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Equine charities welcome agreement with OIE
The agreement is set to improve animal welfare globally.
Agreement hailed as 'a great day for animal welfare'

Equine charities have welcomed an agreement with the World Organisation for Animal Health (OIE) that is set to improve animal welfare across the world.

Last week, the International Coalition for Animal Welfare (ICFAW) and the OIE signed a cooperation agreement that will further advance their close working relationship. As ICFAW members, The Donkey Sanctuary and World Horse Welfare have hailed the agreement, which will give them more power to influence OIE animal welfare activities.

“This is a great day for animal and equine welfare. As a member of ICFAW, World Horse Welfare is delighted that the OIE has formally recognised our coalition as a partner in helping to set and improve animal welfare standards worldwide, particularly those regarding horses, donkeys and mules,” said World Horse Welfare chief executive Roly Owers. 

Valentina Riva, advocacy manager at The Donkey Sanctuary, adds: “The agreement gives us more influence, official status and a formal platform to engage directly with the OIE and to participate in its activities. Most of the OIE animal welfare-related activities now aim to focus on the UN Sustainable Development Goals (SDGs).”

The agreement between the OIE and the ICFAW will cover cooperation activities on the roles and responsibilities of the veterinary profession on animal welfare, cooperation on the development and revision of international animal welfare standards and guidelines that are relevant to both organisations.

ICFAW chair Alexandra Hammond-Seaman, says: “In recent years ICFAW and OIE have established excellent collaboration and many ICFAW members are supporting and participating in OIE lead initiatives developed to assist implementation.

“We are delighted that in this General Session a formal cooperation agreement between ICFAW and OIE has been adopted and we believe that by working together we can better meet the animal welfare challenges ahead and promote good animal welfare practices, which ultimately benefit animals and people.” 

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Stephen Fry lends voice to frog conservation film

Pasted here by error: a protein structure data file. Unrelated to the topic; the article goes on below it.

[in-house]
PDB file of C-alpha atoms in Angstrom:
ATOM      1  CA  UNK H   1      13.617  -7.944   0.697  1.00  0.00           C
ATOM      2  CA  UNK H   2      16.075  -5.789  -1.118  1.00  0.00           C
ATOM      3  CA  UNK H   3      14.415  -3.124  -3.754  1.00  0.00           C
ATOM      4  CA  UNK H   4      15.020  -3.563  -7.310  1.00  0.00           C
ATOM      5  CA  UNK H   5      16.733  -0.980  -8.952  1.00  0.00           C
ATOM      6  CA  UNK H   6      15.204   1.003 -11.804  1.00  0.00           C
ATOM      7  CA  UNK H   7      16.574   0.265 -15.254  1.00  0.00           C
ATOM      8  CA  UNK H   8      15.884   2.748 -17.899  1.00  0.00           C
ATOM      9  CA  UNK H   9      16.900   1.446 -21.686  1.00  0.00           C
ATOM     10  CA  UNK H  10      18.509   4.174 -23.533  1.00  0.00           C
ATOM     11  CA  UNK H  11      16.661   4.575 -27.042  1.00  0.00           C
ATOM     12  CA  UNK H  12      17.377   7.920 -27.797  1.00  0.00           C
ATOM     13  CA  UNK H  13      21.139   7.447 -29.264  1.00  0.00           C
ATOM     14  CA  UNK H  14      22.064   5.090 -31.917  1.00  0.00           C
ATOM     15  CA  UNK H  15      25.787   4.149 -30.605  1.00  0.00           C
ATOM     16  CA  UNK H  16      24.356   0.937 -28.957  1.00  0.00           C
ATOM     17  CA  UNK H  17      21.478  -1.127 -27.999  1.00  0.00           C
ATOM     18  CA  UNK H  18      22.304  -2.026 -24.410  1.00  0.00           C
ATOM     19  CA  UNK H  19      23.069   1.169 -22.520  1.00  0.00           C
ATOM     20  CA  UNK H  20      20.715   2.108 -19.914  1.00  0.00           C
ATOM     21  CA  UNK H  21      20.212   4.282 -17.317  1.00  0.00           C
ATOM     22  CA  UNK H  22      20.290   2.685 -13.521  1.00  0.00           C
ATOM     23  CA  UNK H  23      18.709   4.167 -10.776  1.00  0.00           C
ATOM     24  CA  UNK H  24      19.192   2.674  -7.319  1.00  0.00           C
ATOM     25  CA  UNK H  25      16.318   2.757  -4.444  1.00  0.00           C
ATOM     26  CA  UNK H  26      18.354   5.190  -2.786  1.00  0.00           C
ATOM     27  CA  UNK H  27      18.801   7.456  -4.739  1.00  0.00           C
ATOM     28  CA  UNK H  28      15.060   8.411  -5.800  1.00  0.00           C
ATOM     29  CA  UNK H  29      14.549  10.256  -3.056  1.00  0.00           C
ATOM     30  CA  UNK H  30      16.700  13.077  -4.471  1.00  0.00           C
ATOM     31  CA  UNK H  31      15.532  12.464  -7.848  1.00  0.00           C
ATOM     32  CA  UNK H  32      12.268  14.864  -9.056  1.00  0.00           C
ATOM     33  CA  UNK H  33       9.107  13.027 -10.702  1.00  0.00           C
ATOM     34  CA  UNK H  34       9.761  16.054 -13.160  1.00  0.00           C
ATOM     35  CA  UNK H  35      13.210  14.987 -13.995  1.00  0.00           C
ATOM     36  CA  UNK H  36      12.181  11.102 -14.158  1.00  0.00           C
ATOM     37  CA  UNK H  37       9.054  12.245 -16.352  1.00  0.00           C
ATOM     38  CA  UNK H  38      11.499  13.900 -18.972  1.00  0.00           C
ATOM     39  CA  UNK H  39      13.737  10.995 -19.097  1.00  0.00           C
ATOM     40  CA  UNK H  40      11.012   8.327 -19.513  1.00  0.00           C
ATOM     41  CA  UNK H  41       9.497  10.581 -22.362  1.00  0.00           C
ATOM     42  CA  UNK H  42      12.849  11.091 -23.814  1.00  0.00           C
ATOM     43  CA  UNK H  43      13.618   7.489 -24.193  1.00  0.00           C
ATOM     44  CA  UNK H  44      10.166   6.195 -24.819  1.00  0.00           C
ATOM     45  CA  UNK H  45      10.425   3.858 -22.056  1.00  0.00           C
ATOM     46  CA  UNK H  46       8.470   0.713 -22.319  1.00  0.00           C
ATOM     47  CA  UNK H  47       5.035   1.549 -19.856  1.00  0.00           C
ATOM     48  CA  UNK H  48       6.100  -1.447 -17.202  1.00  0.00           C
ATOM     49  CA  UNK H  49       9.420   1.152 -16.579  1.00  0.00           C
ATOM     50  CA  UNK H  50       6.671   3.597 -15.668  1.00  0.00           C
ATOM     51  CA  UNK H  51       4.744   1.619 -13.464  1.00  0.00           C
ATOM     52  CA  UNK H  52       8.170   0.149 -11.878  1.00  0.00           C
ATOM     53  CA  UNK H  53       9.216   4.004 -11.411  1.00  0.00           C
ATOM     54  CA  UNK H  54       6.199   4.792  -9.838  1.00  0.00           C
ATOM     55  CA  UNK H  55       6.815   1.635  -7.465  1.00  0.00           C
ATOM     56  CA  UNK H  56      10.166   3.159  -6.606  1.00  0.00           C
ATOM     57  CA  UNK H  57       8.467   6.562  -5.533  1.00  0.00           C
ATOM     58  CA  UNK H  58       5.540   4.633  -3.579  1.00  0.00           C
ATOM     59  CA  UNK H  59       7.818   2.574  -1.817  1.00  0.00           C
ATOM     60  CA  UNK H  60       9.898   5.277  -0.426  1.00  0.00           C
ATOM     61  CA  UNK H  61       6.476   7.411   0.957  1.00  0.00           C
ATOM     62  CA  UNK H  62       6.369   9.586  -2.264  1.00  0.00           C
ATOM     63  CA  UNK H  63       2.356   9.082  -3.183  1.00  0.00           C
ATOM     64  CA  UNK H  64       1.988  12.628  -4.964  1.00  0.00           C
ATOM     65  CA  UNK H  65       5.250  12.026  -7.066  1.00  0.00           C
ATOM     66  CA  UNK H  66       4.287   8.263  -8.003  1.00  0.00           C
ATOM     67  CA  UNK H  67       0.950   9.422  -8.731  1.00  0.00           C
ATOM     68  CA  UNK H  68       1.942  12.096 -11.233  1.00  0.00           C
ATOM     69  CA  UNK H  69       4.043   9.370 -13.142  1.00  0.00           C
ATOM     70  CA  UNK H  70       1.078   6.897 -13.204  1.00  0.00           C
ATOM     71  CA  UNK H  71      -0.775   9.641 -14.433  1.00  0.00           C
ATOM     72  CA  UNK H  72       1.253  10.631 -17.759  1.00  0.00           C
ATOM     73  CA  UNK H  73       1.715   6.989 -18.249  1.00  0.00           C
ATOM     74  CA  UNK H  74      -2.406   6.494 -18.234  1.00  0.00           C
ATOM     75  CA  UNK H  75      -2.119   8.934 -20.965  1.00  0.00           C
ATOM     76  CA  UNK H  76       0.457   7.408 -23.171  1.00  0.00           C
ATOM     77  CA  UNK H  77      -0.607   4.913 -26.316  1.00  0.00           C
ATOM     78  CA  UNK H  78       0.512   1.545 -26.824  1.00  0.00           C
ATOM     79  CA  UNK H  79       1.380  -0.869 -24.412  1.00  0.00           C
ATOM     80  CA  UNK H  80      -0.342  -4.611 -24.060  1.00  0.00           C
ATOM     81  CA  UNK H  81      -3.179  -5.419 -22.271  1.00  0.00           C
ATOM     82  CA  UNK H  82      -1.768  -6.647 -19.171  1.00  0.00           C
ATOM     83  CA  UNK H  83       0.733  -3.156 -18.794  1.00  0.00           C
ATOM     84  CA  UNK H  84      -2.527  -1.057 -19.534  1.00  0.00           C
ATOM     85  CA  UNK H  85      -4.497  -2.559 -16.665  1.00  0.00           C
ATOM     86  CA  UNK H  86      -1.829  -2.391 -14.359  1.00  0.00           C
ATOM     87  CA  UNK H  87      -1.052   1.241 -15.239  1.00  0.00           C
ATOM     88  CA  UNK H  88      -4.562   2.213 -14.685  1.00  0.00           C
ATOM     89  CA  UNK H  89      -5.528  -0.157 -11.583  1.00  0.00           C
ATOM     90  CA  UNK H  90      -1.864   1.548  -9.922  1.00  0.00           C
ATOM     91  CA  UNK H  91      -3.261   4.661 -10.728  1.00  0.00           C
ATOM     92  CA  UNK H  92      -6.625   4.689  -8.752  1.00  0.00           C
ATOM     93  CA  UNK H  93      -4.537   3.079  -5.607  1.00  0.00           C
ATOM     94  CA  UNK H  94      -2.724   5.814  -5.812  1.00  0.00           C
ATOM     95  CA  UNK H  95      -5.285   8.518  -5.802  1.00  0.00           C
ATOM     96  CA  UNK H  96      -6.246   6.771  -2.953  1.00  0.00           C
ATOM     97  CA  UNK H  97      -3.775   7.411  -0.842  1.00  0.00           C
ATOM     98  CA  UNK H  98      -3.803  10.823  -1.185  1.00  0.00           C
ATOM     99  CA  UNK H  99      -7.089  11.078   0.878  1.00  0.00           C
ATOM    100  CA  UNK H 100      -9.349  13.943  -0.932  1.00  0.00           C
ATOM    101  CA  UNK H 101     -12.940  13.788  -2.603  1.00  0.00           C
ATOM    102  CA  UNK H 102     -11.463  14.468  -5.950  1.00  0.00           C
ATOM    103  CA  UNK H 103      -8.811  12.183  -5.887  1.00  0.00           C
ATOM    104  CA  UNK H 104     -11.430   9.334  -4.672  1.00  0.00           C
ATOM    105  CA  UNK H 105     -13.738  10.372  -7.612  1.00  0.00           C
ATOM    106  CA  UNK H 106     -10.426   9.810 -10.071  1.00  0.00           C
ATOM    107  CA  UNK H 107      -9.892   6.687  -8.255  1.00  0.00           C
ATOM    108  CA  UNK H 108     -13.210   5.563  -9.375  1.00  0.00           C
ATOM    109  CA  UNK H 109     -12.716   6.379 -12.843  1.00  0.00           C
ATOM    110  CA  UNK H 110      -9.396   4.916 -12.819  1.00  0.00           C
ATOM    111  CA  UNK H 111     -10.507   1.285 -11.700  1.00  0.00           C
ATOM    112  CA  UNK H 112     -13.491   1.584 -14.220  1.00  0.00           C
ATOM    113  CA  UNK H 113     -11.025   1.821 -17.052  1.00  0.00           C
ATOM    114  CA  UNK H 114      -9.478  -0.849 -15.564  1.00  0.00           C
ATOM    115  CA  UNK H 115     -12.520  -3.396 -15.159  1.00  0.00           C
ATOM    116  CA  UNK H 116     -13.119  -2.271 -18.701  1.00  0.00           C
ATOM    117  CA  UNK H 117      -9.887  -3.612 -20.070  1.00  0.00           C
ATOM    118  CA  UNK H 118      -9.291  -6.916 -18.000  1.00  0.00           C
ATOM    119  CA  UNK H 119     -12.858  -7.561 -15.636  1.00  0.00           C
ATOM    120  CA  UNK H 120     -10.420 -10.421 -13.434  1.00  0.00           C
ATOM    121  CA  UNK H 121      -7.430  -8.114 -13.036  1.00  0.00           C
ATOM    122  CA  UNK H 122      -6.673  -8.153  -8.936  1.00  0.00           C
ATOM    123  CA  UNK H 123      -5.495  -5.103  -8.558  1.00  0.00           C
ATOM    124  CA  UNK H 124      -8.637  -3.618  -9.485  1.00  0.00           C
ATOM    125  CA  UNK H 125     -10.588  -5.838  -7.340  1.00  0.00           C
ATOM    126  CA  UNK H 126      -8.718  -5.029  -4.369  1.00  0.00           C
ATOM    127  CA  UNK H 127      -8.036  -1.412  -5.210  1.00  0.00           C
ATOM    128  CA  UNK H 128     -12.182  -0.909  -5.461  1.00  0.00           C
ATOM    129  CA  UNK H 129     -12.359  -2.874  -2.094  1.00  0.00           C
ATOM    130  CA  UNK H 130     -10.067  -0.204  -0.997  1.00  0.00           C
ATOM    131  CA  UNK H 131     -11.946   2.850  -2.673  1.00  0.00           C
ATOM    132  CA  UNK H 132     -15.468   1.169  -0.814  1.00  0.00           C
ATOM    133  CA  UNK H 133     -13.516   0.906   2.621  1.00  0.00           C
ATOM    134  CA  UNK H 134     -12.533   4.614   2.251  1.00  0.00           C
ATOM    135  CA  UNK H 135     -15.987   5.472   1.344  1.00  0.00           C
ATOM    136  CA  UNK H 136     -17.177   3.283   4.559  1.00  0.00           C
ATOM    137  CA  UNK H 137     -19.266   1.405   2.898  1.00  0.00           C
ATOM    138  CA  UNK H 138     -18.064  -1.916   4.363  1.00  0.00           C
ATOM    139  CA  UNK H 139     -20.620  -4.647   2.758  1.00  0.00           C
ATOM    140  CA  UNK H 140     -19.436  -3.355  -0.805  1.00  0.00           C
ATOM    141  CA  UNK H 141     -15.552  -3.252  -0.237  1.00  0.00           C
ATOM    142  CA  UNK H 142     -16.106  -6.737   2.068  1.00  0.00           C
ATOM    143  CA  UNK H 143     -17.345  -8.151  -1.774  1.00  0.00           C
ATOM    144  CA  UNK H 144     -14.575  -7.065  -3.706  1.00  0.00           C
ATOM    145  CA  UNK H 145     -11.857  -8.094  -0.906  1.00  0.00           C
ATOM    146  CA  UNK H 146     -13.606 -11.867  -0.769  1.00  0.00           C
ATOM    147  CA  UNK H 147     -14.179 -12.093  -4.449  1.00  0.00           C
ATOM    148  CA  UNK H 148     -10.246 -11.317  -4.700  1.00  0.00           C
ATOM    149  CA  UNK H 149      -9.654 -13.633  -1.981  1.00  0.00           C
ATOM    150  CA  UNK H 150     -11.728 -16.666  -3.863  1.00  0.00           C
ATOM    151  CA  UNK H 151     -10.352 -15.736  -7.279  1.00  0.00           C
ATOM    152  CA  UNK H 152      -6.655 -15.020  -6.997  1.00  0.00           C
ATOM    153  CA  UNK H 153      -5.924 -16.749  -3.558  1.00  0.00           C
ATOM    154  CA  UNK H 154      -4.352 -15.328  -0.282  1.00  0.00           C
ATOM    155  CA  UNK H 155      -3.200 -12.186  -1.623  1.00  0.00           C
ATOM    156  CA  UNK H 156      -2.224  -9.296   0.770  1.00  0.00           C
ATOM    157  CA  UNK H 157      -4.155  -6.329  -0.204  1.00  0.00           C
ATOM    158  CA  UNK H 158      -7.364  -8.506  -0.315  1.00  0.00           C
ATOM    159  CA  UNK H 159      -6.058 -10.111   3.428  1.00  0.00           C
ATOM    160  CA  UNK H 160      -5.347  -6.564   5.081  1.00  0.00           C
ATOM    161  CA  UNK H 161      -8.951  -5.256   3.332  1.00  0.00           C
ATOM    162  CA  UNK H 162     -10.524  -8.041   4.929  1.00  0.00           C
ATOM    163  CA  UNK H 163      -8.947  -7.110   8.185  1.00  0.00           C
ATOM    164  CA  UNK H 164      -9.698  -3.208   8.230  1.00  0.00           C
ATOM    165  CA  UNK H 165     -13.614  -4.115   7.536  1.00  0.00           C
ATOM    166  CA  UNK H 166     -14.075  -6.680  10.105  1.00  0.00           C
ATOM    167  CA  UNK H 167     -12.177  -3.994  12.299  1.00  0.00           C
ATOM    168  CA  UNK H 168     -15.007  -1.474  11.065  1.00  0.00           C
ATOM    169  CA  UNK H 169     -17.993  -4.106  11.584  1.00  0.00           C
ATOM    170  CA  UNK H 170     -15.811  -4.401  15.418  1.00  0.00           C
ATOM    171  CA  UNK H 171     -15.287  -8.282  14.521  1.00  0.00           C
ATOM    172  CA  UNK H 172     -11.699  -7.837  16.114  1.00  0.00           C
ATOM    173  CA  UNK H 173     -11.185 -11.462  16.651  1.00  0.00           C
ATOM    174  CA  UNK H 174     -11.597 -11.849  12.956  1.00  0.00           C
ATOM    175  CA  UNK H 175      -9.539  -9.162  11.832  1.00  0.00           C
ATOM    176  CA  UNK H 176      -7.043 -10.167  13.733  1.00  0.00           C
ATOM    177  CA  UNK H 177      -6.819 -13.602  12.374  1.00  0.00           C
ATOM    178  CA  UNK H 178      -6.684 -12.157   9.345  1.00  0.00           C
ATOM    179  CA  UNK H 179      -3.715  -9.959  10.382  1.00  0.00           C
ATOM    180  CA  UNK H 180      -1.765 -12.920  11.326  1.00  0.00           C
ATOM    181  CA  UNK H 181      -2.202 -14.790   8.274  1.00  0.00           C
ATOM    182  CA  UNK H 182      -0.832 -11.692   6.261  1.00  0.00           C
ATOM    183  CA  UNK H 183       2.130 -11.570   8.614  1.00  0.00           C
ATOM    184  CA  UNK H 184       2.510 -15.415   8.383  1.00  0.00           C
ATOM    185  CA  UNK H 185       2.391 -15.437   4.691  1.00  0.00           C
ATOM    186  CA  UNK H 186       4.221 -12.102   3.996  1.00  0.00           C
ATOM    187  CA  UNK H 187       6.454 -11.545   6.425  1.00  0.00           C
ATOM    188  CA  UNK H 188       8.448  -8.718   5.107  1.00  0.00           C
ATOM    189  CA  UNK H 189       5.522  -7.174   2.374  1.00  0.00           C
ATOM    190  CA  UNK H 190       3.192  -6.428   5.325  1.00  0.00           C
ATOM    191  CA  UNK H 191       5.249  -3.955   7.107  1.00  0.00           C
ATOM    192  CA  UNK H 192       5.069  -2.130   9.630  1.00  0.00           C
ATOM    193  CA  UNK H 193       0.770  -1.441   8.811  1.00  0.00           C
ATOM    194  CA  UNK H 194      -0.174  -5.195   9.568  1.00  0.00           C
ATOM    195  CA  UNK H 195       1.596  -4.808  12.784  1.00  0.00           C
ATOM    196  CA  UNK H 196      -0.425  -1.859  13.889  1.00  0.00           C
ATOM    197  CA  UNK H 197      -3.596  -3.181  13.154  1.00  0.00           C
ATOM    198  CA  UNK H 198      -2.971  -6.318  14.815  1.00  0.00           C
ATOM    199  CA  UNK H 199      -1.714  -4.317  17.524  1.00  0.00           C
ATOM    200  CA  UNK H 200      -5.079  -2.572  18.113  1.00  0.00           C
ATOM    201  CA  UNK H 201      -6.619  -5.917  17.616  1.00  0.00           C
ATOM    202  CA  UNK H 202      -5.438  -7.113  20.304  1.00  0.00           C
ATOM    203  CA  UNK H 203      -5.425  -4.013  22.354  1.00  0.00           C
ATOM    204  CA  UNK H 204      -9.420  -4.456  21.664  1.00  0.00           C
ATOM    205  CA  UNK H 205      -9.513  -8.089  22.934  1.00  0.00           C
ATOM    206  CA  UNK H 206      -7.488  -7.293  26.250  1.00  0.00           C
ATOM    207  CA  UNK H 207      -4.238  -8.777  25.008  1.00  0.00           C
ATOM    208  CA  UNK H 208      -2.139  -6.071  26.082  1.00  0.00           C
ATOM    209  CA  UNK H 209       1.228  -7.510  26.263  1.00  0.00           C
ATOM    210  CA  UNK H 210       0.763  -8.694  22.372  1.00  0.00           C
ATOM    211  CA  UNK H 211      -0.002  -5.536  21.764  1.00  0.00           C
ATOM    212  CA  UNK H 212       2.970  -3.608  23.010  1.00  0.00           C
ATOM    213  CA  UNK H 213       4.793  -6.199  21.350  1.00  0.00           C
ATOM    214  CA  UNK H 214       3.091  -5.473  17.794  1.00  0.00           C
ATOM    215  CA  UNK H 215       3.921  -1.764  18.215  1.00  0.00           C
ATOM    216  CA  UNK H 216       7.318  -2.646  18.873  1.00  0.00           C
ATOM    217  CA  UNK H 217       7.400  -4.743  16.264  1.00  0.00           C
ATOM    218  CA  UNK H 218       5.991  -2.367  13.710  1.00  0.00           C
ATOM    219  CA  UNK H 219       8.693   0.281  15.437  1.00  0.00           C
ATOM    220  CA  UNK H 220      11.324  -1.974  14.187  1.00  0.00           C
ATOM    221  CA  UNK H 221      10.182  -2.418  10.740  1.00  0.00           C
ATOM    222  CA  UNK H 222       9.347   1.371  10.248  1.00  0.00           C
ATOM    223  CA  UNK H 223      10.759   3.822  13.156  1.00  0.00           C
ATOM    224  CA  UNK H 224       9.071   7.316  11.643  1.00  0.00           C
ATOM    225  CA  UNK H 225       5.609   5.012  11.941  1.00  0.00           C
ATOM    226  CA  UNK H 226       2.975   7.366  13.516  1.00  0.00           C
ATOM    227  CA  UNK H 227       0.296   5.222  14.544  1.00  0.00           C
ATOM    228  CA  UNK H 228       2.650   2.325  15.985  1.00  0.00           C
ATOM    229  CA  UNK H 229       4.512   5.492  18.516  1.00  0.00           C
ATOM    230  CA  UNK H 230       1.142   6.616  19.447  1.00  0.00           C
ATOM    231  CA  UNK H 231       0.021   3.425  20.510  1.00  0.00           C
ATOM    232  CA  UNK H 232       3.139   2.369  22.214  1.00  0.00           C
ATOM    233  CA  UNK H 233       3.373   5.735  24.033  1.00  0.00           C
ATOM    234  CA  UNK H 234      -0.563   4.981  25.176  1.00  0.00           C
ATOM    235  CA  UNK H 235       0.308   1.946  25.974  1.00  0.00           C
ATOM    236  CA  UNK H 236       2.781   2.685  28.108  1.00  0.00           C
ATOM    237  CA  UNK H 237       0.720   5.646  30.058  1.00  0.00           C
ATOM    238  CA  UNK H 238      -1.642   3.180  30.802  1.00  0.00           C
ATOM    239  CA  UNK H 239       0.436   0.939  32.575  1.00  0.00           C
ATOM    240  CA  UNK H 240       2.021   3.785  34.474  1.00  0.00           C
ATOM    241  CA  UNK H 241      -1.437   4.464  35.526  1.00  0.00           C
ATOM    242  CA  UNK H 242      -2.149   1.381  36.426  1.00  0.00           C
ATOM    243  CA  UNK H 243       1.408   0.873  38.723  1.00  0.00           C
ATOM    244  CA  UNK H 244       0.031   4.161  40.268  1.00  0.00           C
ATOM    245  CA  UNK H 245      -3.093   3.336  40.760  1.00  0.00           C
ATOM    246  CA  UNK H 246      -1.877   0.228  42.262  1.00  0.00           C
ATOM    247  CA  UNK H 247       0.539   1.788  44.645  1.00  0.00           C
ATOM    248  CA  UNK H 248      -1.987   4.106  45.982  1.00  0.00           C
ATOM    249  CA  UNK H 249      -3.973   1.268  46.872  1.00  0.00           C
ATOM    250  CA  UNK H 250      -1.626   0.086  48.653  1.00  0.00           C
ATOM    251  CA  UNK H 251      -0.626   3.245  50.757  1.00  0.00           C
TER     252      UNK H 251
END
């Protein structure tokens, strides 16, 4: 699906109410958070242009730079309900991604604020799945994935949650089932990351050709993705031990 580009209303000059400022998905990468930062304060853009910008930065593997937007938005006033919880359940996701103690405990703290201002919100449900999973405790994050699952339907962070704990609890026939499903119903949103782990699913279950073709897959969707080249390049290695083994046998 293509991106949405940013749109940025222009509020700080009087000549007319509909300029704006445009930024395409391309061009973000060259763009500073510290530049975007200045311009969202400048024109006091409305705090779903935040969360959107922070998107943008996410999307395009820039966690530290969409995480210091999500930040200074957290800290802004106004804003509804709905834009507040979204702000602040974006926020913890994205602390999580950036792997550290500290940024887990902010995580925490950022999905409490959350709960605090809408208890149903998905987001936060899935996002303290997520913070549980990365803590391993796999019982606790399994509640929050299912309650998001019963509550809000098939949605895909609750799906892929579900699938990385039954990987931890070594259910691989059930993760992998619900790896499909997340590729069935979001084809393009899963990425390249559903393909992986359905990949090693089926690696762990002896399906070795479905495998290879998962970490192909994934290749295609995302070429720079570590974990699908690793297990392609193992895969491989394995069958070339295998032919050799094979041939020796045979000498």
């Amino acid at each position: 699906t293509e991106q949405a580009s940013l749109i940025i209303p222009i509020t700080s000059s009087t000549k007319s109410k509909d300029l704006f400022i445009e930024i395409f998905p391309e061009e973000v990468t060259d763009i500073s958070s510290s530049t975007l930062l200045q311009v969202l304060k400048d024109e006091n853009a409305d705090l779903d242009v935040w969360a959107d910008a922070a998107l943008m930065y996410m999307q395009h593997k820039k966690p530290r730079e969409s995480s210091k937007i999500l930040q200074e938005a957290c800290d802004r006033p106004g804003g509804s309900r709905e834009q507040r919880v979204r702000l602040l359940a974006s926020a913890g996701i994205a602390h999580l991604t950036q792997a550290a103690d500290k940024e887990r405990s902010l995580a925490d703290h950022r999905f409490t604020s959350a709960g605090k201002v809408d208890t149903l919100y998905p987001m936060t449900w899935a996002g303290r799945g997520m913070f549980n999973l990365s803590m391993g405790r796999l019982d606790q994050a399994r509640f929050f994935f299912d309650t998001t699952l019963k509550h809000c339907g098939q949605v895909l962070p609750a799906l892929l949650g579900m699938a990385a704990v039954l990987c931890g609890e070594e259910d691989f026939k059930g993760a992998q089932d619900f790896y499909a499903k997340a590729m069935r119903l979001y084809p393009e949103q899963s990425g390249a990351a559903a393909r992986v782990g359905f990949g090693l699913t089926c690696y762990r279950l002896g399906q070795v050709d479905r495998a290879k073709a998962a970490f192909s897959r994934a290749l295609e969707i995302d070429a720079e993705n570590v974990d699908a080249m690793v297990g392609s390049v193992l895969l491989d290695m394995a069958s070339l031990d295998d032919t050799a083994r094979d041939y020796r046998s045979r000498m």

News Story 1
 Comedian and author Stephen Fry has lent his voice to a new animation that hopes to raise awareness of deadly ranavirus, which is threatening the UK’s frogs.

Research by ZSL, who created the short film, suggests that at least 20 per cent of ranavirus cases over the past three decades, could be attributed to human introductions. This includes pond owners introducing fish, frog spawn and plants from other environments.

Amphibian disease expert Dr Stephen Price said: “People can help stop the spread by avoiding moving potentially infected material such as spawn, tadpoles, pond water and plants into their own pond. Disinfecting footwear or pond nets before using them elsewhere will also help.” 

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Scotland to fund OV training

The Scottish Government has revealed it will fund training for new Official Veterinarians (OVs), covering the Essential Skills, Statutory Surveillance and TB Testing.

Funding will also be provided for the revalidation of Essential Skills, as well as TB Testing for existing OVs. This is the second round of financial support from the Scottish Government for OVs.

BVA president Simon Doherty said he is “delighted” with the announcement.

“Official Veterinarians’ work in safeguarding animal health and welfare and ensuring food safety is invaluable,” he added. “This announcement has come at a crucial time, with Brexit and an uncertain future ahead, the role of OVs will be more important than ever in enabling the UK’s trade in animal products.